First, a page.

An important part though is a proposed fund that will allow states and local govt's to buy up foreclosed properties and do something with them. That will help contain the crisis so that it doesn't echo out further--increased crime, decreased property values, etc. The president has vowed to veto that fund.
Reston, Va: I read sometime ago that a large number of these people refinanced because they were at high risk of bankruptcy from unemployment, major medical bills, etc. They were led by lenders to believe that refinancing, paying off their bills, and putting a little cash in their pockets was more preferable than bankruptcy where they would be entitled to their homestead exemption. Even today, we still see these ads...
Kai Wright: That's correct. One of the devastating realities is that families like those I profiled in The Nation got drawn through an effort to get rid of other debt. They transferred unsecured credit card debt into secured mortgages that they can't go to bankruptcy court to resolve. Worse, they then got into greater credit card debt while trying to keep up with a mortgage they should never have had and couldn't afford.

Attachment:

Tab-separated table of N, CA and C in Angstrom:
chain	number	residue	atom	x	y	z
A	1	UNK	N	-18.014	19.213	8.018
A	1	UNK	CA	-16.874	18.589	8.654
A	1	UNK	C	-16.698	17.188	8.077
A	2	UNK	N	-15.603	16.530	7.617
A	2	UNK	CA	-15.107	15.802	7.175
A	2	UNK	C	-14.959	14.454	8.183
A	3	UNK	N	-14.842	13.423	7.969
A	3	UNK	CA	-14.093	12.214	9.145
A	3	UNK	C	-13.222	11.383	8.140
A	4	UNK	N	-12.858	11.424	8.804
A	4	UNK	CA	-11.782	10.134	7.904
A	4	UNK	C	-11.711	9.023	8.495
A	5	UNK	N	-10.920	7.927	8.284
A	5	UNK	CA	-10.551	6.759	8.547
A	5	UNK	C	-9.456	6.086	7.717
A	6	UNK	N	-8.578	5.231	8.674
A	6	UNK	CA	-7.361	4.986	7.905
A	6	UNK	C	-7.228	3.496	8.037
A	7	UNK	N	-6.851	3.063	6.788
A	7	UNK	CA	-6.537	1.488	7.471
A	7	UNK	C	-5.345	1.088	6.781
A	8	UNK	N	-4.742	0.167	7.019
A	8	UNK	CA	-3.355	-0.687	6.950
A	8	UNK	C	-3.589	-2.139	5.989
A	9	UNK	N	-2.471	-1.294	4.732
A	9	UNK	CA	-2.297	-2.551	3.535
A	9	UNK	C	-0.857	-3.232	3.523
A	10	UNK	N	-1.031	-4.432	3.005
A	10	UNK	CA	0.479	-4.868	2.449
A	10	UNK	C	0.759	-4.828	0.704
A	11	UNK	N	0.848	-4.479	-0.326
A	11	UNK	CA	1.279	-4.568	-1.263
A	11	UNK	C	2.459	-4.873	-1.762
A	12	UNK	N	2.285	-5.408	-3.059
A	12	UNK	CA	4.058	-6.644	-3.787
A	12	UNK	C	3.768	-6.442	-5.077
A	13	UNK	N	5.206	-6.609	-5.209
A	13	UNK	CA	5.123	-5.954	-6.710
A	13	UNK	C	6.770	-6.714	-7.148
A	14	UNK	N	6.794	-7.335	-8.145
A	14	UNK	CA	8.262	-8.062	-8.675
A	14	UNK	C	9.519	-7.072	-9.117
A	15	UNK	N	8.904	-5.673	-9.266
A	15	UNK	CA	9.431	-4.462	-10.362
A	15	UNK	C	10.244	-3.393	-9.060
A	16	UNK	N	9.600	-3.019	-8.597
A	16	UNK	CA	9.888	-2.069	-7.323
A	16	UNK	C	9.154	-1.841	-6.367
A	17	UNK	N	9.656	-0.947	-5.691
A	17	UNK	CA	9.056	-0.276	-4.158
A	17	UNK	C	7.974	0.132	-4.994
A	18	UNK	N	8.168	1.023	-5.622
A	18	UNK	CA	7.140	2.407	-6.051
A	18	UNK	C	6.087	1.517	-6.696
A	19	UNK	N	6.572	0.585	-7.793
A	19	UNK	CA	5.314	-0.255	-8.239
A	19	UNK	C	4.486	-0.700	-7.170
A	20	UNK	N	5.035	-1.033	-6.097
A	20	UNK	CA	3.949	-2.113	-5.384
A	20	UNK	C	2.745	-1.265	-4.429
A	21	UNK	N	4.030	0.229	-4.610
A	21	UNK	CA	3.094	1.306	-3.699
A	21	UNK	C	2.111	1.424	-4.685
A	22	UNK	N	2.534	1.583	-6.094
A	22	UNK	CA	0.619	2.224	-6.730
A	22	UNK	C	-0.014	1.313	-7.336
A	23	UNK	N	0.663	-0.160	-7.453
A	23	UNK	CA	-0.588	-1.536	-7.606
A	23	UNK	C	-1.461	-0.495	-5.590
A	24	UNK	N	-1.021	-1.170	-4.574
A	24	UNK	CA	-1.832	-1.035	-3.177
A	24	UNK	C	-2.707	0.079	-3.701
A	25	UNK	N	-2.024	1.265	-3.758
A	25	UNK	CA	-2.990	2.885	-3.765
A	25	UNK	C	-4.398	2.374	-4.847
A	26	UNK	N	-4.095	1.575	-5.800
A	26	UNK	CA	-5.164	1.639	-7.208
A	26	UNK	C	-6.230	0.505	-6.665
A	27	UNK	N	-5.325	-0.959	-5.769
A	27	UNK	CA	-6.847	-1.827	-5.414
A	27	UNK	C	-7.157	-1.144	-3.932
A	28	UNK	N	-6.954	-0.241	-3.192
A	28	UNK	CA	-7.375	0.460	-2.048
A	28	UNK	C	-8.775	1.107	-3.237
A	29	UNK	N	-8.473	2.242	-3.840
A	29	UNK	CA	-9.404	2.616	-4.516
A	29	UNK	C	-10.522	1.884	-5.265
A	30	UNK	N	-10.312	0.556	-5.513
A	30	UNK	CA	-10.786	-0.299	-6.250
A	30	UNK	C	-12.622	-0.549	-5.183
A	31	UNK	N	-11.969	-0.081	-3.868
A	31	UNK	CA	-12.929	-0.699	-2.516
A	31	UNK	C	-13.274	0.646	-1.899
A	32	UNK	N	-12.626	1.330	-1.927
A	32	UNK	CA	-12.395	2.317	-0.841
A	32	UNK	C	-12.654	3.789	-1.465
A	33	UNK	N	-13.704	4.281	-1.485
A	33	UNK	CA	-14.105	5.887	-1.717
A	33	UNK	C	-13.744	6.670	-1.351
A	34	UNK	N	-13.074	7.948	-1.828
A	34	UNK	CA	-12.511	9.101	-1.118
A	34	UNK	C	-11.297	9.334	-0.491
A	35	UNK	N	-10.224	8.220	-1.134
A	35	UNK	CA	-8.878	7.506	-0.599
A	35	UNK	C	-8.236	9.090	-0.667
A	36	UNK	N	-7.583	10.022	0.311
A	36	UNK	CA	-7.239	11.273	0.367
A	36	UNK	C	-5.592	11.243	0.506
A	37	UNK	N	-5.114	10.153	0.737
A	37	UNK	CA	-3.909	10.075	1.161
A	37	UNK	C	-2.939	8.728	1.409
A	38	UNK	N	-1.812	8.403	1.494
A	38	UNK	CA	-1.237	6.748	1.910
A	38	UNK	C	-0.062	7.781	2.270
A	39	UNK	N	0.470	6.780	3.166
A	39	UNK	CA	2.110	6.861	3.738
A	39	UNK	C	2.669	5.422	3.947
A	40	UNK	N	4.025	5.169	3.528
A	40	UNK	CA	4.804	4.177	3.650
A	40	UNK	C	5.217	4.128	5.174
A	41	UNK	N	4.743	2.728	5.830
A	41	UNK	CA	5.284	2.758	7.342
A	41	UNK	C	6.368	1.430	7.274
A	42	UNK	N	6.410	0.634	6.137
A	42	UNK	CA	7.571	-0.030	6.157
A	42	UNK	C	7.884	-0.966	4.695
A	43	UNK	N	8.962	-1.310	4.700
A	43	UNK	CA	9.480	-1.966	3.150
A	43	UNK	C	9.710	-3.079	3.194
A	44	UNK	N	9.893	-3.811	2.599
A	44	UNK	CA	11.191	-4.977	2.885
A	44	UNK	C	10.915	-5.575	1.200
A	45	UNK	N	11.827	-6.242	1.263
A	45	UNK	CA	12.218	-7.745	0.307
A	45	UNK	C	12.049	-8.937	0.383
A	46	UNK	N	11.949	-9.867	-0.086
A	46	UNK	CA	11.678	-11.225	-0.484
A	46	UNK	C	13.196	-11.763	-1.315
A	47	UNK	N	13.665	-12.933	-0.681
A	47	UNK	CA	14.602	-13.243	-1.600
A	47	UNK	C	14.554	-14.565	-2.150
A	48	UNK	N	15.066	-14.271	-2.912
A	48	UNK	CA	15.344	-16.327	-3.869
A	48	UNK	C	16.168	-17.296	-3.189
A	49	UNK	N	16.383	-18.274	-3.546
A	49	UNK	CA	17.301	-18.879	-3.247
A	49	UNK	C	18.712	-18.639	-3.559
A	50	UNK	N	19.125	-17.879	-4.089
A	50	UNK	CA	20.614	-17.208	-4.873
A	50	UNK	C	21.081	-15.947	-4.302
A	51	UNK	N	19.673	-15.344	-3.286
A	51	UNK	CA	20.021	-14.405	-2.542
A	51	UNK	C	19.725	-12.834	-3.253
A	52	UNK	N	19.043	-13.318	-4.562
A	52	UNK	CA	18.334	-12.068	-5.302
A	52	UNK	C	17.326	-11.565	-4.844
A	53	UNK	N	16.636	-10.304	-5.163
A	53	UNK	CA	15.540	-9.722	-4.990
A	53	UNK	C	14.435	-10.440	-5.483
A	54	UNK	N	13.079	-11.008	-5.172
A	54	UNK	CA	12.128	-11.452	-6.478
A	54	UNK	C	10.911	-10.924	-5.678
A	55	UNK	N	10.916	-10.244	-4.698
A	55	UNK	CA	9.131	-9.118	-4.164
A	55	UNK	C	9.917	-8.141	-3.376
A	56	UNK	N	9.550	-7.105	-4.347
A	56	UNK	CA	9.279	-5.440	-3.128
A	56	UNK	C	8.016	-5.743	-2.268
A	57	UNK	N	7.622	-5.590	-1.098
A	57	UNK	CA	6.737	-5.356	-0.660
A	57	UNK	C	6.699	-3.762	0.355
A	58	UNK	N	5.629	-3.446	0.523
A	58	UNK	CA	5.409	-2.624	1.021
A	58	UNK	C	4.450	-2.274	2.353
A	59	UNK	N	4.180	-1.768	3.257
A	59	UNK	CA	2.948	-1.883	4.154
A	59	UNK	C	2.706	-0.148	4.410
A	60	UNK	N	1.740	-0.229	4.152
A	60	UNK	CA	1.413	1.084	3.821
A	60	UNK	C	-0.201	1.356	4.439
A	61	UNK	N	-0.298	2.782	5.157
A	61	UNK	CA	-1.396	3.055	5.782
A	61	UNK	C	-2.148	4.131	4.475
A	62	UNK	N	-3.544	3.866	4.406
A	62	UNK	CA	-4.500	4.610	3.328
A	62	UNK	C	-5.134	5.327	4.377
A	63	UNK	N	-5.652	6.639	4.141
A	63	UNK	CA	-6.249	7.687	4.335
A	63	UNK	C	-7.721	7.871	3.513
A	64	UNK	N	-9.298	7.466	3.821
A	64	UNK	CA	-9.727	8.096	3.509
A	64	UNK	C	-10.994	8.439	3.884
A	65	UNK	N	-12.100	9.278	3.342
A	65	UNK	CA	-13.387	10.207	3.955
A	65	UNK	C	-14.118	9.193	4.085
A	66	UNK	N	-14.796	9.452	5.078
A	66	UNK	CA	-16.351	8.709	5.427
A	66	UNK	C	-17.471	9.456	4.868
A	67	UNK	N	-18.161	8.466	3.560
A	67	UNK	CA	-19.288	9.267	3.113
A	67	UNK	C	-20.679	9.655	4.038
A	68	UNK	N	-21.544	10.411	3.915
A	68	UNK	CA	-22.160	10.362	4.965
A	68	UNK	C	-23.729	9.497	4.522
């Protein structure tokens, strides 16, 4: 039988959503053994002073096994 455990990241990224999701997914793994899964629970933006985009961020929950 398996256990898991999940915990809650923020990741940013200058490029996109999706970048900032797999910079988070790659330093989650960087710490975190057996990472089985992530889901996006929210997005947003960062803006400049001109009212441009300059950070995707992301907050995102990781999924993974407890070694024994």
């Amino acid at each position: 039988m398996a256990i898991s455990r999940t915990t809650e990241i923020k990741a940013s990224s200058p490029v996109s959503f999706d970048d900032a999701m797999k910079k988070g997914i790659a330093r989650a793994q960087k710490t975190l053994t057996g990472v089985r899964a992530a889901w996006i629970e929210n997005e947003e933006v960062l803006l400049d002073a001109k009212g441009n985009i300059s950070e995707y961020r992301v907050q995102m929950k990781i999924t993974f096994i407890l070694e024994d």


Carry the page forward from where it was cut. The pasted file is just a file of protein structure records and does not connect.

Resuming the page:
in order to cash out on the equity: Therein lies the key phrase. We must eliminate this get-rich-quick, instant-gratification idea that we can live in a home AND cash in on its equity at the same time. We can't eat our cake and have it too.
Kai Wright: That's the lie brokers sold. George Mitchell, who I profiled, got $361 out on a $125,000 refinance, his final in a series of four refinances over four years. Every other penny went to pay off the previous refinance or to the new lender's fees and closing costs.
Minneapolis, Minn.: I am interested in hearing your thoughts about whether Barack Obama has a strategy to pull us out of this housing mess?
I feel the psychological damage that is being done to people who owned and now don't is just not being mentioned. I think your column mentions the effect on your mother but I keep thinking of the families displaced and what it does especially to children.
Thanks for the perspective.
Kai Wright: Obama has moved a good bit on this issue in the course of the campaign. He started out repeating the mantra of "borrower responsibility." Industry lobbyists and the White House have worked to frame this fiasco as one of twin guilt--shady lenders and greedy borrowers. Obama accepted that frame at one point, with language about not bailing out "risky" borrowers. (The reality is that borrowers were tricked into bad deals by predatory lenders.) Today, Obama is pretty far ahead of most other policy makers on the issue. He supports allowing some mortgages to be worked out in bankruptcy court.